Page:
Winter hit U.S. honeybees hard with the highest loss rate yet, an annual survey of beekeepers showed.
The annual nationwide survey by the Bee Informed Partnership found 37.7% of honeybee colonies died this past winter, nearly 9 percentage points higher than the average winter loss.
The survey of nearly 4,700 beekeepers managing more than 300,000 colonies goes back 13 years and is conducted by bee experts at the University of Maryland, Auburn University and several other colleges.
Beekeepers had been seeing fewer winter colony losses in recent years until now, said Maryland’s Dennis vanEngelsdorp, president of the bee partnership and co-author of Wednesday’s survey.
“The fact that we suddenly had the worst winter we’ve had … is troubling,” vanEngelsdorp said.
Some bees usually die over winter, but until the past couple decades, when a combination of problems struck colonies, losses rarely exceeded 10%, he said.
Bees pollinate $15 billion worth of U.S. food crops. One-third of the human diet comes from pollinators, including native wild bees and other animals, many of which are also in trouble, according to the U.S. Department of Agriculture.
“We should be concerned on multiple levels,” said University of California, Berkeley, agricultural social scientist Jennie Durant, who has a separate study this week on loss of food supply for bees.
Year-to-year bee colony losses, which include calculations for summer, were 40.7%, higher than normal, but not a record high, the survey found.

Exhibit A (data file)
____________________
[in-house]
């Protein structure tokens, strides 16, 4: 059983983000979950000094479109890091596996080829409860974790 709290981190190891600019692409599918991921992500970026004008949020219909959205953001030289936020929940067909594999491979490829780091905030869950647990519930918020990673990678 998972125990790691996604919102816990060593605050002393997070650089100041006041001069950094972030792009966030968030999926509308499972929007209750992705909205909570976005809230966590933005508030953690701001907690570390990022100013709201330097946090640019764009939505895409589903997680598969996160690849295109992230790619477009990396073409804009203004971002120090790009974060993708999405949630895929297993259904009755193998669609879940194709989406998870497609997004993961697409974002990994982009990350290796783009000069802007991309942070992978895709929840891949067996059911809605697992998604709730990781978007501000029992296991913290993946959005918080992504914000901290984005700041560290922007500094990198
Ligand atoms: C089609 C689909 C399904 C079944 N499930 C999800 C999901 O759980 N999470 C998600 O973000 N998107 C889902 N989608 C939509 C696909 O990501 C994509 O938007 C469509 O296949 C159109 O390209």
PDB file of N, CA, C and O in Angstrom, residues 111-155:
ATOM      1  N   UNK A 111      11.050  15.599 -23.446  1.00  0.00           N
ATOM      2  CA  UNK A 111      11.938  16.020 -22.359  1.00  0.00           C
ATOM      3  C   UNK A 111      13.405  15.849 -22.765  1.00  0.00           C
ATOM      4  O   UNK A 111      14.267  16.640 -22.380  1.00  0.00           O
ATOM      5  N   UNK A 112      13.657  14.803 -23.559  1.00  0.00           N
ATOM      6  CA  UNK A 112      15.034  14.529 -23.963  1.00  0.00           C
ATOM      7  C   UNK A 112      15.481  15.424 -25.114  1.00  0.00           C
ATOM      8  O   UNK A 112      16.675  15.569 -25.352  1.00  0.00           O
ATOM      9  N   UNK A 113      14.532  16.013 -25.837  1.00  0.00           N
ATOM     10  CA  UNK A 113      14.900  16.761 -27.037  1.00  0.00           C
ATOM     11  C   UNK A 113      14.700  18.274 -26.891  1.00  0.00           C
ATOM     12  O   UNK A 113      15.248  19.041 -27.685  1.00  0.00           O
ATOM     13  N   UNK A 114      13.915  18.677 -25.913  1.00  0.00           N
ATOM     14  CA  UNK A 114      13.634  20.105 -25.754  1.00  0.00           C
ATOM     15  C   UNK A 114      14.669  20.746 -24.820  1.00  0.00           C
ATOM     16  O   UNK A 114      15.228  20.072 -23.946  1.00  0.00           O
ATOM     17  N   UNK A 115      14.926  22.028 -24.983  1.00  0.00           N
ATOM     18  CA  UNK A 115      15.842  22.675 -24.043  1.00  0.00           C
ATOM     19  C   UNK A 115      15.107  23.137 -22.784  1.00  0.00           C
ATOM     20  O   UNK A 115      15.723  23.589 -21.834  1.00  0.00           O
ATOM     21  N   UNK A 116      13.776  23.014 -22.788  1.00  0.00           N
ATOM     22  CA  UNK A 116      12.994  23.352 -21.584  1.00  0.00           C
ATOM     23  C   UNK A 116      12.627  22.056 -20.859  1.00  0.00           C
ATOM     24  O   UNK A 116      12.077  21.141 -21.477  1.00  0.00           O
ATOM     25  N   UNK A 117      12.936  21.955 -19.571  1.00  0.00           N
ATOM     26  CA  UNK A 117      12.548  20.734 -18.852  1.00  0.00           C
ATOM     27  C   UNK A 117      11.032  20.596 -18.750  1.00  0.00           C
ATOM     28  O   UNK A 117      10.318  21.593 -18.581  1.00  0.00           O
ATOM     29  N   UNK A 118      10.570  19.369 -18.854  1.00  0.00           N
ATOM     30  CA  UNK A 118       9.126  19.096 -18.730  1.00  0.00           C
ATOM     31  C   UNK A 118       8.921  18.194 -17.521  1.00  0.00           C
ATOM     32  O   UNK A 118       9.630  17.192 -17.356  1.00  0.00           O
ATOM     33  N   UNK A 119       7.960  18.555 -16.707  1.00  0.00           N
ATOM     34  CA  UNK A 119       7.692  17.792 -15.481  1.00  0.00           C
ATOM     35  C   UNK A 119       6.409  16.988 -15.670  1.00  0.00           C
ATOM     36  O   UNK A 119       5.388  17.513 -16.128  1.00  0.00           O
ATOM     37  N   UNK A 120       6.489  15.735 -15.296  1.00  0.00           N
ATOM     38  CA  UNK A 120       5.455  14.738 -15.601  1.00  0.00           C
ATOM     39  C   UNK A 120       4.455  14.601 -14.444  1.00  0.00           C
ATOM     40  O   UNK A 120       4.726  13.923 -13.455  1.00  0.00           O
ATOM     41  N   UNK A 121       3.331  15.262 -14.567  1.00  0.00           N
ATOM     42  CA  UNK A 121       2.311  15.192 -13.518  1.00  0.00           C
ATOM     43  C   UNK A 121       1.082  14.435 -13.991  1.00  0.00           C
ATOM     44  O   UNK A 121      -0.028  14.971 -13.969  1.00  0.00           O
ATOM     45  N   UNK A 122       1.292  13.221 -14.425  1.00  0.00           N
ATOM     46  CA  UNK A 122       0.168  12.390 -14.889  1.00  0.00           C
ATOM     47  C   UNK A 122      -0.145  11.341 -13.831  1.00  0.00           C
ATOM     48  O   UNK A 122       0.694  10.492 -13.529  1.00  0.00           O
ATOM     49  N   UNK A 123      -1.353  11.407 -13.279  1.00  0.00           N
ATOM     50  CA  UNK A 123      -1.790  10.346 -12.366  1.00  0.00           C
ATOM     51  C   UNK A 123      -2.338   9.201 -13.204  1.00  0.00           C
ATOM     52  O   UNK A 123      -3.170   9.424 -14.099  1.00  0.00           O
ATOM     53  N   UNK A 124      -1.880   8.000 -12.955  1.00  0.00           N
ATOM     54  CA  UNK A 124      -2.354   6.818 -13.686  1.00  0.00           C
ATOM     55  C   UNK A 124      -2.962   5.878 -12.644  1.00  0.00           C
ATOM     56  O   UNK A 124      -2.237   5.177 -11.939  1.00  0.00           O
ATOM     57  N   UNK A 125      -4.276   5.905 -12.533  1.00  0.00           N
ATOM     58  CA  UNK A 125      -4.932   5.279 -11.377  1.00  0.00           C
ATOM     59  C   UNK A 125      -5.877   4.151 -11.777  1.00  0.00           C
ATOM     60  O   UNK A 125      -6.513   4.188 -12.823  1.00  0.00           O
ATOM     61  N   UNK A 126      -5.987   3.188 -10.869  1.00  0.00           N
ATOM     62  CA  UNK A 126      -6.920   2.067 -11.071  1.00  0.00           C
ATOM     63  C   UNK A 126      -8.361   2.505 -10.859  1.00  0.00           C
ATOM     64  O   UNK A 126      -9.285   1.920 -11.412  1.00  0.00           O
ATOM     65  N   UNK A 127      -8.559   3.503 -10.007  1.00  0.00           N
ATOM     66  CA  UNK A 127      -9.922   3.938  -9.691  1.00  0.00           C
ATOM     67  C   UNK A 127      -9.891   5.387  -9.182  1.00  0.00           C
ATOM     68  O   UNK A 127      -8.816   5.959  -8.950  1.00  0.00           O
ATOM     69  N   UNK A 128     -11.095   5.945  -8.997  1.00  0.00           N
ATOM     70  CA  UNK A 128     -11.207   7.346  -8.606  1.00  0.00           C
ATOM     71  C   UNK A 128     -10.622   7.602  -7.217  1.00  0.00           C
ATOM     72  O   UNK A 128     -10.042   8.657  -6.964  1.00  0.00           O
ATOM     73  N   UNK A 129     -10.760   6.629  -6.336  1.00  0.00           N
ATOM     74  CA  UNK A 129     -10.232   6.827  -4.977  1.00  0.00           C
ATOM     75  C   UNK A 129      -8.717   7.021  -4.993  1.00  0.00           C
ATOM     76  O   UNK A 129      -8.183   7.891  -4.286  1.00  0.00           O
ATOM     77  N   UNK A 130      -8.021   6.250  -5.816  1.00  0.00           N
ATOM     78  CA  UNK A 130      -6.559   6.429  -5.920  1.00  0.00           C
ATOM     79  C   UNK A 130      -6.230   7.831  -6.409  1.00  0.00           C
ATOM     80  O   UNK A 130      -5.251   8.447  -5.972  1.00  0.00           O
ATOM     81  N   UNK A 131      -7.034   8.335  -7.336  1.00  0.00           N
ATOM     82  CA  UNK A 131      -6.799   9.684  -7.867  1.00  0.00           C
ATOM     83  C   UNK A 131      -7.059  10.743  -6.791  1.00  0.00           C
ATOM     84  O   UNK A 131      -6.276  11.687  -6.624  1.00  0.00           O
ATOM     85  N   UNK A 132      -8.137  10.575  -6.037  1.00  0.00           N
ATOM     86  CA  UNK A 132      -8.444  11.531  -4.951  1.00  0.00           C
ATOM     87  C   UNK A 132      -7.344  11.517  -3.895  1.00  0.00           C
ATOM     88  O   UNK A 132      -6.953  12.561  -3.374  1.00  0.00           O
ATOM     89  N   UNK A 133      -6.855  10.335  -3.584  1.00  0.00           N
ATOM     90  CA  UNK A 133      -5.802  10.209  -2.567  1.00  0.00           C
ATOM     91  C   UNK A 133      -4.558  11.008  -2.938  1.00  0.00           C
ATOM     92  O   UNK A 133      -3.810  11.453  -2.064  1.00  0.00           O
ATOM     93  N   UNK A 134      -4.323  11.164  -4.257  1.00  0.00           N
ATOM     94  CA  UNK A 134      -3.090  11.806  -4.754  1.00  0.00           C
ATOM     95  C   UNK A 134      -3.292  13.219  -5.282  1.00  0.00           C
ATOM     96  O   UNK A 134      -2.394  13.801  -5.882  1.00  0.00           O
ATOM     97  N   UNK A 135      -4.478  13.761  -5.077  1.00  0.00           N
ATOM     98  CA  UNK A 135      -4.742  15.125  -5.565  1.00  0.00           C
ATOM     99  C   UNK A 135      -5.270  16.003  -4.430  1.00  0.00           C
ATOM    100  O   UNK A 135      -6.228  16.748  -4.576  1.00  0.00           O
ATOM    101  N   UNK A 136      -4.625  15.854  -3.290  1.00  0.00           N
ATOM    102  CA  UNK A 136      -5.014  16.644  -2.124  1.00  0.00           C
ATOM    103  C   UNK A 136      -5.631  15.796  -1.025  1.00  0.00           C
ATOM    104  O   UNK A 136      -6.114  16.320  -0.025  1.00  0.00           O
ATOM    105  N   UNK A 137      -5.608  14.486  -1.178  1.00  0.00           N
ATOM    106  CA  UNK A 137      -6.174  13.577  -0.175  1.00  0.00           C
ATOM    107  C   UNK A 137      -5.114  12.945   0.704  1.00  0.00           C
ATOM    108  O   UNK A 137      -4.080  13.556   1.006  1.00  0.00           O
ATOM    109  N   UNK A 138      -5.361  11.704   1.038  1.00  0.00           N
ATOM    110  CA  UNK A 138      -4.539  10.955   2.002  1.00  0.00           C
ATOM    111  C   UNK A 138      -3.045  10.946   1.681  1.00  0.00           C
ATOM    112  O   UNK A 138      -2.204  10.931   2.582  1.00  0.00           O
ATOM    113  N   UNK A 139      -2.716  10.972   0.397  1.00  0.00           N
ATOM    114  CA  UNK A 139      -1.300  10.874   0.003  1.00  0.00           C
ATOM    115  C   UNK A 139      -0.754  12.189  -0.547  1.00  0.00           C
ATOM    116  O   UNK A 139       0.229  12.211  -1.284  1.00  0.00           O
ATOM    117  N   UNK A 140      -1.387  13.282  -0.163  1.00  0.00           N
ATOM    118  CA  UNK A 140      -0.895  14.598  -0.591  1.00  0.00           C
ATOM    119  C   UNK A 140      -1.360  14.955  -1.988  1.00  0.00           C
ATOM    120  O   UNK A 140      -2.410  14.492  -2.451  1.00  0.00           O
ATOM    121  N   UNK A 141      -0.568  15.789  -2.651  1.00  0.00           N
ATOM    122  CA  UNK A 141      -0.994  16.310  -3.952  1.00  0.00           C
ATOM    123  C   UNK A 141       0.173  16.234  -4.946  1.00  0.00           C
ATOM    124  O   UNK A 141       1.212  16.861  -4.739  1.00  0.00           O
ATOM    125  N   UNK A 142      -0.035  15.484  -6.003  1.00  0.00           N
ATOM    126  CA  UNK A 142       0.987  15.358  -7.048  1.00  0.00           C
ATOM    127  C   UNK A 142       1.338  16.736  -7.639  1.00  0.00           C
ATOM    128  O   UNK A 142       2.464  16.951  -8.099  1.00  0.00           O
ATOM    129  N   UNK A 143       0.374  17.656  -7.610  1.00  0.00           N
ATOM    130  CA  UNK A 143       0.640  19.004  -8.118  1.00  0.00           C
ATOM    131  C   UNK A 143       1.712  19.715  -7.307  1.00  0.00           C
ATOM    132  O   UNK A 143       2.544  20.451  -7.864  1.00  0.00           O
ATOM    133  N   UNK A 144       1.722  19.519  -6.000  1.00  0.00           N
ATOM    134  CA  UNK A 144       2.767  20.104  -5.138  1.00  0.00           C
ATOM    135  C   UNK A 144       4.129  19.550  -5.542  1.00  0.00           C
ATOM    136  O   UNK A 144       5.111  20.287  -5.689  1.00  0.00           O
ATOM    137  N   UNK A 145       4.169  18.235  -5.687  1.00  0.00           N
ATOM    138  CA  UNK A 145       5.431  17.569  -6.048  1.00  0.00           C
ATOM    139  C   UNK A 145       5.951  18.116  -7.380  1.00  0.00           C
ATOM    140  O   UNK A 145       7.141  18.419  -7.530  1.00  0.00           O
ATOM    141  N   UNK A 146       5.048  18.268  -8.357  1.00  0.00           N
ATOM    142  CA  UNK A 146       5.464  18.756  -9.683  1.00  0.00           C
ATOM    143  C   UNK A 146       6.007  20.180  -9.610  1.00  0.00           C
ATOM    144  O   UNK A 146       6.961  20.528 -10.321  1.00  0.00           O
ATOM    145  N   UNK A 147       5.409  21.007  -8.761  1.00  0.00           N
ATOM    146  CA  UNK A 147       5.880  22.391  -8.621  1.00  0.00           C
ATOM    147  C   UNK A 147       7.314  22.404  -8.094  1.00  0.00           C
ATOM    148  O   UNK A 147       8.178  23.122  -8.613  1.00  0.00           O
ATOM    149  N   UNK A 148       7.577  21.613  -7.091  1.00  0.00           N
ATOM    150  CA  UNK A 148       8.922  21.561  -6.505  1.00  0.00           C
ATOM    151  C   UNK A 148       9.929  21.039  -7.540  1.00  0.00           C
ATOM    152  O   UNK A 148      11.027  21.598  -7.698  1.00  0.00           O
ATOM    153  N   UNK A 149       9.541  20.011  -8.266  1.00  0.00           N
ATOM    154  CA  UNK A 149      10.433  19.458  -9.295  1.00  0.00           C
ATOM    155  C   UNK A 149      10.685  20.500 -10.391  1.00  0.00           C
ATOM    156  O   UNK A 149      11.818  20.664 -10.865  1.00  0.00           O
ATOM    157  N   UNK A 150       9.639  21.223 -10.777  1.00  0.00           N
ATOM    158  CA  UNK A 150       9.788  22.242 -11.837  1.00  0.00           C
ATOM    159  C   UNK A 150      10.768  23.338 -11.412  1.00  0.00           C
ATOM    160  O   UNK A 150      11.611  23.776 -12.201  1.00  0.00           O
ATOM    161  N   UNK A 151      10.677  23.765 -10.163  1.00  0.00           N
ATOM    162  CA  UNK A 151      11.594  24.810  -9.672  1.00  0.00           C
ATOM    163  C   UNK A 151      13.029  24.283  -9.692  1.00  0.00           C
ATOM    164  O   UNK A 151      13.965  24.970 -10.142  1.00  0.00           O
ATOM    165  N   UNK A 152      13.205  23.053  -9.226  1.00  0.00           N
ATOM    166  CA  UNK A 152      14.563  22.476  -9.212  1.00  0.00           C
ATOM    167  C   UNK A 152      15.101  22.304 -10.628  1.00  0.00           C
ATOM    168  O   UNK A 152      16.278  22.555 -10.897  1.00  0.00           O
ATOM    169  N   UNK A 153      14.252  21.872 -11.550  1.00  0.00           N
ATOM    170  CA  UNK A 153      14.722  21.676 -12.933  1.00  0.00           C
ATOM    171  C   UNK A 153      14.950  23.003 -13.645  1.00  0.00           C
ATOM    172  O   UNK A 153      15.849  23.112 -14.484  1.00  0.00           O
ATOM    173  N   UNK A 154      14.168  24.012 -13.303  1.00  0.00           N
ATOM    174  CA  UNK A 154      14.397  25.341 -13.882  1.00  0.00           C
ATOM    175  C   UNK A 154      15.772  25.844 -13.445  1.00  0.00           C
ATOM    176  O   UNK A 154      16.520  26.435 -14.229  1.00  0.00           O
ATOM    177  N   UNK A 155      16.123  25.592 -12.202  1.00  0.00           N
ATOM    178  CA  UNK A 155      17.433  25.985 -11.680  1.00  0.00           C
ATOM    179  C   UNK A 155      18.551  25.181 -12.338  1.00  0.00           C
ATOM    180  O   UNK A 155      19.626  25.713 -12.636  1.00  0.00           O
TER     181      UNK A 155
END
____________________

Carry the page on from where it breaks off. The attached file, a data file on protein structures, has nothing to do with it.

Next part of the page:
“The beekeepers are working harder than ever to manage colonies but we still lose 40-50% each year… unacceptable,” Swiss bee expert Jeff Pettis, who wasn’t part of the survey, said in an email.
For more than a decade, bees have been in trouble with scientists blaming mites, diseases, pesticides and loss of food.
This past winter’s steep drop seems heavily connected to the mites, vanEngelsdorp said. Beekeepers report that chemicals that kill mites don’t seem to be working quite as well and mite infestation is worsening, he said. Those mites feed on the bees’ fats and that’s where the insects store protein and center their immune response.
Durant’s study in this week’s journal Land Use Policy found that changes in food supply in the Midwest’s Prairie Pothole Region, a hot spot for honeybee colonies, has been a major factor in losses. That area has lost wetland areas with clover bees feed on.
Other areas have been converted to corn and soy crops, which don’t feed bees, she said.
As bad as the survey numbers are, vanEngelsdorp said, “We’re not really worried about honeybees going extinct… I’m more worried that the commercial beekeepers will go out of business.”
Follow Seth Borenstein on Twitter: @borenbears
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